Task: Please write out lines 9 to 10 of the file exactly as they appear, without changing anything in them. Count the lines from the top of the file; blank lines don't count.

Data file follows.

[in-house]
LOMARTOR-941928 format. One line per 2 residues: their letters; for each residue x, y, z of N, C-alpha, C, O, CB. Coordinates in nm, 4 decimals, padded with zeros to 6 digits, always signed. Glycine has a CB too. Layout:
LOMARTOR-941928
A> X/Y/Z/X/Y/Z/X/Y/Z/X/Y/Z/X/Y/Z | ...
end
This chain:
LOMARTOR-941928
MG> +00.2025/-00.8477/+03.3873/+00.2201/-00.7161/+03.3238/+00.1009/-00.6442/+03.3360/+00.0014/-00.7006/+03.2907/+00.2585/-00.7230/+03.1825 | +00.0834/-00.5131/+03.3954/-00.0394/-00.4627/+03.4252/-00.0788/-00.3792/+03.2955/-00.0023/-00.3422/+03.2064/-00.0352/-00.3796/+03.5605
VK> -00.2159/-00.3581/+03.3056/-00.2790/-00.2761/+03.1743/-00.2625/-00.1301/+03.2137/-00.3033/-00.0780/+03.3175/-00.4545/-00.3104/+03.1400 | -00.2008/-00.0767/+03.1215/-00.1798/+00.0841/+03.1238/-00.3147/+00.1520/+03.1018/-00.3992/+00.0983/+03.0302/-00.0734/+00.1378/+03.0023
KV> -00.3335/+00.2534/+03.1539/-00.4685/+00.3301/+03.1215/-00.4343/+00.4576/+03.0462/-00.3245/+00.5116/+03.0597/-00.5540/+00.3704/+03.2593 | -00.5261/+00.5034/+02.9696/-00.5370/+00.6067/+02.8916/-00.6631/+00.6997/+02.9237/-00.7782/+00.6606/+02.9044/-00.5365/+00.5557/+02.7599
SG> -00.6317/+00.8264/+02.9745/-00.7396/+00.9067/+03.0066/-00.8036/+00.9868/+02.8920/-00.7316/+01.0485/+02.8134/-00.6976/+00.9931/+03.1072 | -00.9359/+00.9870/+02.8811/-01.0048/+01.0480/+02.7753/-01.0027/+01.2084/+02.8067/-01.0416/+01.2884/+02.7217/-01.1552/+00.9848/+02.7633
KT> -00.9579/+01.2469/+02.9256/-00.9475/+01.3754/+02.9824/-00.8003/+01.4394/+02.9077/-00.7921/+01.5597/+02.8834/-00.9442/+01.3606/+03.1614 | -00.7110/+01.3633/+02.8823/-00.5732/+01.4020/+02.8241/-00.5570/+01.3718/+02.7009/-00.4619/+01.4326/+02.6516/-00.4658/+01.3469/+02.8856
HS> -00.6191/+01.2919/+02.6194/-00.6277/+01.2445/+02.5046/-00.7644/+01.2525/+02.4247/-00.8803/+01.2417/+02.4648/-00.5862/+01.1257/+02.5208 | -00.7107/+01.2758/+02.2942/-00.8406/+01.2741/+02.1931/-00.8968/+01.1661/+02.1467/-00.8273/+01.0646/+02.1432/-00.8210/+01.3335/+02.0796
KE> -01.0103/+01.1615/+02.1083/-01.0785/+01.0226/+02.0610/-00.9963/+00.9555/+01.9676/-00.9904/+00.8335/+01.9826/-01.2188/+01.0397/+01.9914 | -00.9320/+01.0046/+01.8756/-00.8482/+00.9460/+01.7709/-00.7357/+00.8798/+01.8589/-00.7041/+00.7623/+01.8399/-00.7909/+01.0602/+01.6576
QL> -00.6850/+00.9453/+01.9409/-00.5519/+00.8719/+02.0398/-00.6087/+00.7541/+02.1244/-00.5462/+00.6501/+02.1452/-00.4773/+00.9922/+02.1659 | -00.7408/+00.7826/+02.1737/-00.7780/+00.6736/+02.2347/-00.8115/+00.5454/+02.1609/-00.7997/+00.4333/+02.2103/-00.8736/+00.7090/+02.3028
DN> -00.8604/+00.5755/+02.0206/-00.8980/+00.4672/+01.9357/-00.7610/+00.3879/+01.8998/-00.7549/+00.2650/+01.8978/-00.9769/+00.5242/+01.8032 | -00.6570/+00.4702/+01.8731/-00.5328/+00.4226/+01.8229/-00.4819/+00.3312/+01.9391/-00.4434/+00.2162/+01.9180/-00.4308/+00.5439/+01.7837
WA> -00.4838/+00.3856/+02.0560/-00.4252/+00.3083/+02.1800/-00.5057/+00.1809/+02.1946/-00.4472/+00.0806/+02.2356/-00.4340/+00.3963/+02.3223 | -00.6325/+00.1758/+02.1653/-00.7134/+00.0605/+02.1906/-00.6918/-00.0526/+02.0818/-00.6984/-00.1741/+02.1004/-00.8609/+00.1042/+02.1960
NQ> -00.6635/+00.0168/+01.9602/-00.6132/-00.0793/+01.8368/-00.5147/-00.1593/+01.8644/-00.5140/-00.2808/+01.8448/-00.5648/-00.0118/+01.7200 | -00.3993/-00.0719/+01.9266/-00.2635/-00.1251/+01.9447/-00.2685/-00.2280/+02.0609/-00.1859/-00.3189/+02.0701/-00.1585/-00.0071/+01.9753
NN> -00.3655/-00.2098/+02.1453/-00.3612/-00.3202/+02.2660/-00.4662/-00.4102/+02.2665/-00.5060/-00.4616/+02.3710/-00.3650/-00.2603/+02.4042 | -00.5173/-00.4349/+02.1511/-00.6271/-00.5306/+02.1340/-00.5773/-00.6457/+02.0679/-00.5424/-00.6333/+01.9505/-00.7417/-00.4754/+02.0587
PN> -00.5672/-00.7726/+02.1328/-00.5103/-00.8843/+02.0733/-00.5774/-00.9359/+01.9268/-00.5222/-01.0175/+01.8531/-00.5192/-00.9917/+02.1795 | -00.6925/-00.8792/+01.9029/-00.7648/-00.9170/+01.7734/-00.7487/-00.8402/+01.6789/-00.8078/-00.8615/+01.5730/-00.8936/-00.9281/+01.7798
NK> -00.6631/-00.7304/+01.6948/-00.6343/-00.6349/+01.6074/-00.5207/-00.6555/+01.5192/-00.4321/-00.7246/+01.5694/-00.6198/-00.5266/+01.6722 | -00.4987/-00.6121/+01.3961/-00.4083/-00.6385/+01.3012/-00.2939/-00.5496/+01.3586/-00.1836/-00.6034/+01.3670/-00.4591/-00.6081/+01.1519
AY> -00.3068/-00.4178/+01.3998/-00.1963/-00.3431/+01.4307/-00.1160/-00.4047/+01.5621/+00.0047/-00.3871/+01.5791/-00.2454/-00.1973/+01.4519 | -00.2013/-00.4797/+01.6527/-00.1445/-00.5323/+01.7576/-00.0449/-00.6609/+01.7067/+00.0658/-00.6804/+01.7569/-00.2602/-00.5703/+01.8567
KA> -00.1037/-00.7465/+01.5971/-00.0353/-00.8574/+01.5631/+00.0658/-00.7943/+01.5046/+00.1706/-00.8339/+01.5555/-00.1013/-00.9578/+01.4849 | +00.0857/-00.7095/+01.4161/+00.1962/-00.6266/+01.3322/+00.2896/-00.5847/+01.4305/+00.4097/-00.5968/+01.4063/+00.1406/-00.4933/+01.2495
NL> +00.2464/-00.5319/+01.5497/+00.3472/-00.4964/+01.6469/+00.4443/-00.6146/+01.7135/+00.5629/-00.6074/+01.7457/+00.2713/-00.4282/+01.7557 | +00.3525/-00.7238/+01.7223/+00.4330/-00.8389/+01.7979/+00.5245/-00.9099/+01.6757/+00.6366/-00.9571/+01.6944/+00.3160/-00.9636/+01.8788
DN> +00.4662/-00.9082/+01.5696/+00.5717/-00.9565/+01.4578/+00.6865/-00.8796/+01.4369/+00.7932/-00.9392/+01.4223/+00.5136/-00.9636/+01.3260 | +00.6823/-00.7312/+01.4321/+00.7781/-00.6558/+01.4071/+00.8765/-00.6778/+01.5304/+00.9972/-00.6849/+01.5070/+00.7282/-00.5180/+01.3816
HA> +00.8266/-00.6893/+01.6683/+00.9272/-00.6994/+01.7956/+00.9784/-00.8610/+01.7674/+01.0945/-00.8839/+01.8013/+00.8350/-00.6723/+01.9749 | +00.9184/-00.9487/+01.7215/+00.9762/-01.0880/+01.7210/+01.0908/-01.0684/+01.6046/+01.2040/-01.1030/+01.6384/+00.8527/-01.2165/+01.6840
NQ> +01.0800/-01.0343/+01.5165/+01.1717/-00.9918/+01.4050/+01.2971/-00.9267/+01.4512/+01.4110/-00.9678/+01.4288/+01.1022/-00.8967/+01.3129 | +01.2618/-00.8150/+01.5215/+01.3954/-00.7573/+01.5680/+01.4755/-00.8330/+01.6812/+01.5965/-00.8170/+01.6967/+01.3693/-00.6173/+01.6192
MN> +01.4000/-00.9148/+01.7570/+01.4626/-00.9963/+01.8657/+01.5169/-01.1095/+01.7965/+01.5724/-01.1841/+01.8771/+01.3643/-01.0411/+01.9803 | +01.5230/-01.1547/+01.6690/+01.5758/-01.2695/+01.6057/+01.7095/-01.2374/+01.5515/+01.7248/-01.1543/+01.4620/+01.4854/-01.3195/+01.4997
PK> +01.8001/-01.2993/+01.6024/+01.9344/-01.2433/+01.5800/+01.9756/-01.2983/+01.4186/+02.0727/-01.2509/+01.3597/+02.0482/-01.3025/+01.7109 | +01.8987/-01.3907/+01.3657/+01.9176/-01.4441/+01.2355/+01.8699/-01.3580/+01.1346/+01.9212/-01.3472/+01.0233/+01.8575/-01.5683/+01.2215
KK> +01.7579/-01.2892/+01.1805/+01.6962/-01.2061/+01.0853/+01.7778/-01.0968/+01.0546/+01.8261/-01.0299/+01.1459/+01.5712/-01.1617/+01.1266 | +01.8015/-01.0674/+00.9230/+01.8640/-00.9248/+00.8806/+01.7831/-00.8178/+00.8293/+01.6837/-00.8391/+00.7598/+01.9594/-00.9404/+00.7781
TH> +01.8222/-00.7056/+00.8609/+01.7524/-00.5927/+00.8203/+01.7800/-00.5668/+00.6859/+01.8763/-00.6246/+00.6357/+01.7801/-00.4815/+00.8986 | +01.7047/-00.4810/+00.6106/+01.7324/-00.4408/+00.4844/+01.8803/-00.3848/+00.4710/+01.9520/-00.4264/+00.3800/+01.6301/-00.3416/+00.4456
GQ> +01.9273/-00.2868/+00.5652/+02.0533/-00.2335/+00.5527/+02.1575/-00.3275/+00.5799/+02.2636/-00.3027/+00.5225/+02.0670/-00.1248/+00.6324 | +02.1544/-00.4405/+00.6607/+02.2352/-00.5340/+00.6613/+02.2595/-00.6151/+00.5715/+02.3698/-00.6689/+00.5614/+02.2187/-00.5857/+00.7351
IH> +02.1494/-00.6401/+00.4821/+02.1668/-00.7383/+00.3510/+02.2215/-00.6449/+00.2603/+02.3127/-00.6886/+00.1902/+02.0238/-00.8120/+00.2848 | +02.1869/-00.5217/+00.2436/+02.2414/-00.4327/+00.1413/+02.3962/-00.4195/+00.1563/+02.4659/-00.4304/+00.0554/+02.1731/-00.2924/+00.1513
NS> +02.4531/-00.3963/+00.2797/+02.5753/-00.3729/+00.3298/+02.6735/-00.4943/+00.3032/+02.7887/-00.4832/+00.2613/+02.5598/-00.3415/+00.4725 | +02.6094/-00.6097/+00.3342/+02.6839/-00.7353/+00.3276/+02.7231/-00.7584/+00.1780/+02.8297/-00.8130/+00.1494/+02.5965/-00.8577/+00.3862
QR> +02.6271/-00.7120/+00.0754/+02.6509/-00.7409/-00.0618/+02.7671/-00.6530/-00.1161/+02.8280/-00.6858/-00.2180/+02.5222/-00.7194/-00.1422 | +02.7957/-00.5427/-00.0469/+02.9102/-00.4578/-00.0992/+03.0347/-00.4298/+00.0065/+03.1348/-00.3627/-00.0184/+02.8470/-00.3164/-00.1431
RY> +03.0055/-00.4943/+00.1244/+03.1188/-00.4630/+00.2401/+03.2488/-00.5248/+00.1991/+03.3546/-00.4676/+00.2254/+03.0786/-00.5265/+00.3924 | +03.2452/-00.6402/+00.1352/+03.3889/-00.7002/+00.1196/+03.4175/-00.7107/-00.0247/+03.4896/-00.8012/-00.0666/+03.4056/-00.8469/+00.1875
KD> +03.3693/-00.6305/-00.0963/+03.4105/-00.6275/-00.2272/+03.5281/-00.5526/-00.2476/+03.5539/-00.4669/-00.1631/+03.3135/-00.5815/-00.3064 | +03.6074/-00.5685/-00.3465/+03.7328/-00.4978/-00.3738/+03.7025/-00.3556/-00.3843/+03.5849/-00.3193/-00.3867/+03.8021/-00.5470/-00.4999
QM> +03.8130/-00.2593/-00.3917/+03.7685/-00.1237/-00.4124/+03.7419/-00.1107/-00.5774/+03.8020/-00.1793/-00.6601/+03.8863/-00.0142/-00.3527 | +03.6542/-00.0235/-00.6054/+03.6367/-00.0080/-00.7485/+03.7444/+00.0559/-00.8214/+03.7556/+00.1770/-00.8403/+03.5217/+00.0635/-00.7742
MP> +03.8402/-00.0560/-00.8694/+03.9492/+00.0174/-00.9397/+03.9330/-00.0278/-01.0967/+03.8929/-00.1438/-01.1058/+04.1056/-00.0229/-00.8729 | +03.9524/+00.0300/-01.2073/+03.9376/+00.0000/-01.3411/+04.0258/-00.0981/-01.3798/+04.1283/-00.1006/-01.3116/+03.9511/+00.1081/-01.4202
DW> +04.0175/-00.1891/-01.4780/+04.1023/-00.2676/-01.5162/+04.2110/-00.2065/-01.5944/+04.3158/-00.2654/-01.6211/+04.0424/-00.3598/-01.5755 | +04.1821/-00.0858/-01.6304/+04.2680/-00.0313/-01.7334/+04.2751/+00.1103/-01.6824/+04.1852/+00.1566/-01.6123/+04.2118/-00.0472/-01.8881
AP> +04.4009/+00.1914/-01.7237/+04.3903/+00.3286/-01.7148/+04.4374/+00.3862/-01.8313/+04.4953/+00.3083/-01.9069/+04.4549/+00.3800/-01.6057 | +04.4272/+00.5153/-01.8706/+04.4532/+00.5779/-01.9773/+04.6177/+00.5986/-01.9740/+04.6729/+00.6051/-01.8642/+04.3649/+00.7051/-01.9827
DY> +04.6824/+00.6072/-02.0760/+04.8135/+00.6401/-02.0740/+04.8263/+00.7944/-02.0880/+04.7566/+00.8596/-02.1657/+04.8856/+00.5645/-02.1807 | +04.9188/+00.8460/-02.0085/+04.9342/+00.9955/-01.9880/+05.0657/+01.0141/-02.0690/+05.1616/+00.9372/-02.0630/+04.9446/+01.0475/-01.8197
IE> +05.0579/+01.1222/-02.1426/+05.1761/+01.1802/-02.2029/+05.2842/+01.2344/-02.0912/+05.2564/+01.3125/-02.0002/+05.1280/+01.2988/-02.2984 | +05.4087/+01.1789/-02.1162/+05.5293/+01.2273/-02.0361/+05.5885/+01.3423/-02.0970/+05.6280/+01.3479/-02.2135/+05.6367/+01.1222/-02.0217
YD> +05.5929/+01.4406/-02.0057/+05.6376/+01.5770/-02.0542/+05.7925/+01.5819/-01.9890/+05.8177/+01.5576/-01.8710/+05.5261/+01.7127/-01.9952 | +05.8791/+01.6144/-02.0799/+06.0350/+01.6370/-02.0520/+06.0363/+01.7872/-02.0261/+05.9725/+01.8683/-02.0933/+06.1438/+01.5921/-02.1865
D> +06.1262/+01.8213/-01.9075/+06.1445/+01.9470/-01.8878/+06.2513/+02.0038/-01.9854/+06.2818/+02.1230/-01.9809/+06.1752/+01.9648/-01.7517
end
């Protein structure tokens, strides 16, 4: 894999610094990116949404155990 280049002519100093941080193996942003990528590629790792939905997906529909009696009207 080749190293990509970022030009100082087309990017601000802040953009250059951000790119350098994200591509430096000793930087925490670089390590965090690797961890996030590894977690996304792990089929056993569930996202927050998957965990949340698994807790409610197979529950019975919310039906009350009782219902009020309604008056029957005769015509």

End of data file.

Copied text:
VK> -00.2159/-00.3581/+03.3056/-00.2790/-00.2761/+03.1743/-00.2625/-00.1301/+03.2137/-00.3033/-00.0780/+03.3175/-00.4545/-00.3104/+03.1400 | -00.2008/-00.0767/+03.1215/-00.1798/+00.0841/+03.1238/-00.3147/+00.1520/+03.1018/-00.3992/+00.0983/+03.0302/-00.0734/+00.1378/+03.0023
KV> -00.3335/+00.2534/+03.1539/-00.4685/+00.3301/+03.1215/-00.4343/+00.4576/+03.0462/-00.3245/+00.5116/+03.0597/-00.5540/+00.3704/+03.2593 | -00.5261/+00.5034/+02.9696/-00.5370/+00.6067/+02.8916/-00.6631/+00.6997/+02.9237/-00.7782/+00.6606/+02.9044/-00.5365/+00.5557/+02.7599